Listen to episode six of the ‘Don’t Break The Bank’ podcast and subscribe here: Matthew O’Neill, Industry Managing Director, Advanced Technology Group, VMware Office of the CTO. We’ve all had those moments where we’ve missed opportunities. What’s often frustrating is not that we didn’t want to take those chances, but that we simply didn’t have […]
Matthew O’Neill, Industry Managing Director, VMware EMEA
The financial services industry used to be the place to work. Today, it’s facing an “overwhelming skills crisis”. Why? It has an image problem that is not simpatico with attracting fresh, new talent.
But that could change if financial services firms embrace the opportunity to adopt new, distributed working practices the pandemic has presented them with, and rethink how they attract, develop and support their people. They need to feel like they are an investment being made by the company and not just a resource to be used.
For an industry steeped in tradition, and one with security and compliance at its very core, it’s not going to be easy. But if organisations want to create a working environment that attracts and retains the very best talent, they have little choice. Change now, or face losing out to competitors, FinTech’s and even other industries.
Still not convinced? Let’s see if you’ll feel differently after reading my three reasons why presenteeism is out, productivity through experience is in, and the power in embracing difference.
Put presenteeism in the past
Before 2020, regular remote working outside of the occasional snow day or plumbing emergency was inconceivable. Presenteeism largely equaled work. It has taken a global pandemic to force the financial services industry into changing this perception. You can read the press stories of FSI firms that have tried to implement ‘remote eyes’ on their staff, measuring keyboard and screen time as a proxy for presenteeism rather than measuring outcomes and results.
Executives now need to look at how they can rethink the office environment to support hybrid working models and the growing commitment in the industry towards environmental, social and governance (ESG), as well as rethink culture through different ways of measuring success.
This is crucial to attracting the next generation of talent. Société Générale recently announced a new global policy to allow all French staff to work from home three days a week – a recruitment advantage with “young talents” who “don’t see the world in the same way they did just two years ago”. And HSBC has scrapped the entire executive floor of its London HQ. Both companies realise the importance placed on flexibility and an inclusive culture by the younger generations and are looking at how they can introduce changes to make themselves more attractive to that talent.
Rethink productivity from the experience angle
While the industry may no longer be known for the ‘sexier’, future-thinking technology, that doesn’t mean the capabilities to rethink working models aren’t there, with special thanks to the pandemic.
Financial services have done the work to provide the hygienic level of capability enabling people to do their jobs. Now they need to take it a step further and approach technology from the angle of what makes people the most productive. That means considering the employee experience as a productivity measurement; focus on what they have created or driven rather than how many hours they spent on the phone or in meetings.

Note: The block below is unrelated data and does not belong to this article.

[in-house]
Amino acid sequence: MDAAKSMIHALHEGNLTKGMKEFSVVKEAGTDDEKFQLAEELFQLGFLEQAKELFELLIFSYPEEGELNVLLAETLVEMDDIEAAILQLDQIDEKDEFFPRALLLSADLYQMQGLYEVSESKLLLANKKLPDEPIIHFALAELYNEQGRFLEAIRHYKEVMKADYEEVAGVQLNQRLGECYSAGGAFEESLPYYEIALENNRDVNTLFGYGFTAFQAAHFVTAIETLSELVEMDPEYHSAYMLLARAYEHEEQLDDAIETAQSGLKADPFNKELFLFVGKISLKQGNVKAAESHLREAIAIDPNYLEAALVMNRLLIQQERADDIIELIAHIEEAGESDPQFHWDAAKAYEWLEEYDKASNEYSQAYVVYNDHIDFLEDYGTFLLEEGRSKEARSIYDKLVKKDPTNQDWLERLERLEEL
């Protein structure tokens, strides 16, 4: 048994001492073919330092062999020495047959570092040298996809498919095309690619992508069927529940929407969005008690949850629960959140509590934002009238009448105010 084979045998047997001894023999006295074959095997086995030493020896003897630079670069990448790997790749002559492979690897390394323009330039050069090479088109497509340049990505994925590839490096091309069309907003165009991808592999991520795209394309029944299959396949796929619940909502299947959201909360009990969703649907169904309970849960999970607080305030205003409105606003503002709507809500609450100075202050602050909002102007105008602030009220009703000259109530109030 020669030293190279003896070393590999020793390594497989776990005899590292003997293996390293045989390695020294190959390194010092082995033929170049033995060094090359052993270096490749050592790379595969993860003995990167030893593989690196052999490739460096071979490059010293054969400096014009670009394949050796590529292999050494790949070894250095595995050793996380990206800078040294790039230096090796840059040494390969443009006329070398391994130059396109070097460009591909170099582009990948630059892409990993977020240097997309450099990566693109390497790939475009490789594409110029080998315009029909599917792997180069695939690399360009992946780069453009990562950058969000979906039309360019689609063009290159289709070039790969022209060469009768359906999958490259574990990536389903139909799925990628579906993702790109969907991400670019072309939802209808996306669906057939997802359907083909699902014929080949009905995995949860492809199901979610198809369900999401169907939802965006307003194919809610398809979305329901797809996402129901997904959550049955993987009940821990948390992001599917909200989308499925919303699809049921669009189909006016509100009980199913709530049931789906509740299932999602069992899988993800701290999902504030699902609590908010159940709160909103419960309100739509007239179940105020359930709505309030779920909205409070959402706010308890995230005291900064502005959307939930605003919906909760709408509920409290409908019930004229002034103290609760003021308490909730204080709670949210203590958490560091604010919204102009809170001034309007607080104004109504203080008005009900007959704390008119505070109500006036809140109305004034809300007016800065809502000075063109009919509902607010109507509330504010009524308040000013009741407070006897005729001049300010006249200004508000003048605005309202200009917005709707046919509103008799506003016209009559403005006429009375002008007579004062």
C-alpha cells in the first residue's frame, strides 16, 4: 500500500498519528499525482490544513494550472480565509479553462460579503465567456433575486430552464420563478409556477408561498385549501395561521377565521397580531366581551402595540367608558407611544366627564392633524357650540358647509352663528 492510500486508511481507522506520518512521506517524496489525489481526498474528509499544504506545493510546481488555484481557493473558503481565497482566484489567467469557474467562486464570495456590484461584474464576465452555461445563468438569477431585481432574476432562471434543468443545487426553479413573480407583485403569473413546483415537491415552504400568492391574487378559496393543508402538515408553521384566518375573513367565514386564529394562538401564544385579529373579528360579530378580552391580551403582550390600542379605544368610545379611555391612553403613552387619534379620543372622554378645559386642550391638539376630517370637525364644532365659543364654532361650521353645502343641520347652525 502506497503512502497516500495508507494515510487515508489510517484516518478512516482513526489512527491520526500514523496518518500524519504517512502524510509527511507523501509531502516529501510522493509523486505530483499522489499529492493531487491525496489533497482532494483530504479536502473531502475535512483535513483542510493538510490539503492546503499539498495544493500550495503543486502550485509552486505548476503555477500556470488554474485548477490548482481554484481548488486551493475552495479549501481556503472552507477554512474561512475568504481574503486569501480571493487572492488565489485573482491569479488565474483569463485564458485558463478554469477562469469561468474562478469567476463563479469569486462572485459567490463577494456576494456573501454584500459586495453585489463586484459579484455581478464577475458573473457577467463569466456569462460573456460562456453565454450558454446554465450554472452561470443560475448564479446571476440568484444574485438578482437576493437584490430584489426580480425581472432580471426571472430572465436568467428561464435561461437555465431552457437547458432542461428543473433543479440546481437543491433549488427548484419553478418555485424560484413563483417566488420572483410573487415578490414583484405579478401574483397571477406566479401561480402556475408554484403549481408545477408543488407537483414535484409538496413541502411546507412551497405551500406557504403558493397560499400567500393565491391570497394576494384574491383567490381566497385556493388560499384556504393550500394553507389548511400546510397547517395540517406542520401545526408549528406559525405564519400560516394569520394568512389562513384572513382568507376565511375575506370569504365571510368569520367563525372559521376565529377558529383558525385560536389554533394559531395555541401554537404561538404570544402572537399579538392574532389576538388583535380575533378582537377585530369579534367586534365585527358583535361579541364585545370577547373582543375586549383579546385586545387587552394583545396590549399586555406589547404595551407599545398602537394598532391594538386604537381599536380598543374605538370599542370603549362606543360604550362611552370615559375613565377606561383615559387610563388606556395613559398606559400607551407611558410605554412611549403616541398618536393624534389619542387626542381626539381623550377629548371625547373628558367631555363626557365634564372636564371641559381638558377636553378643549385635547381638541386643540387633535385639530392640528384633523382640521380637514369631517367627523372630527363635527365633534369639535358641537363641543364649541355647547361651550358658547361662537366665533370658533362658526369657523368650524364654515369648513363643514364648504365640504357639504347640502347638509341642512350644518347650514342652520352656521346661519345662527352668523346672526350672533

They should also consider how individuals can improve their productivity through new ways of working and the development of digital skills. By showing new talent that they assess the output and performance of their employees to offer them better development opportunities or the ability to work in a way that suits them, they are going to appear much more on the pulse.
There are large financial firms with hundreds of thousands of employees, or as many firms view them, ‘hundreds of thousands of rows on a spreadsheet’. They are seen as a commodity or resource, a human resource, that is encouraged to reach a certain level of conformity.
This is the industry’s opportunity to truly embrace difference. To start thinking of employees as individuals with talent, and how they can give them the right set of tools to do the job, in a way that they are exceptional at. For example, some employees will want the latest version of Windows and some will want Mac OS, with the modern app technologies being used today, the app shouldn’t care. Organisations can make it the individual’s choice and give them a level of flexibility that makes them feel valued for their uniqueness rather than just a line on a spreadsheet. They should be seen as an investment, not a cost, playing to their differences and strengths (or as René Carayol calls them, their Spikes) rather than trying to transform them to fit into a bell curve.
When competing for the best talent, personal choice, flexibility and celebrating difference is what financial services firms will have to deliver.
Accept the challenge
Financial Services Skills Commission (FSSC) chief executive Claire Tunley recently said, ‘Financial services relies on highly-skilled talent to innovate, adapt and succeed. This reliance is only growing at a time when the sector is facing increased disruption from megatrends such as new technology, reliance on data, globalisation and changing workforce demographics’.
There has never been a better and more crucial time to take the opportunities that new working practices offer and rethink people and their experiences differently.
For more information about how we can help you embrace the Anywhere Workspace, visit our solutions page.
Category: News & Highlights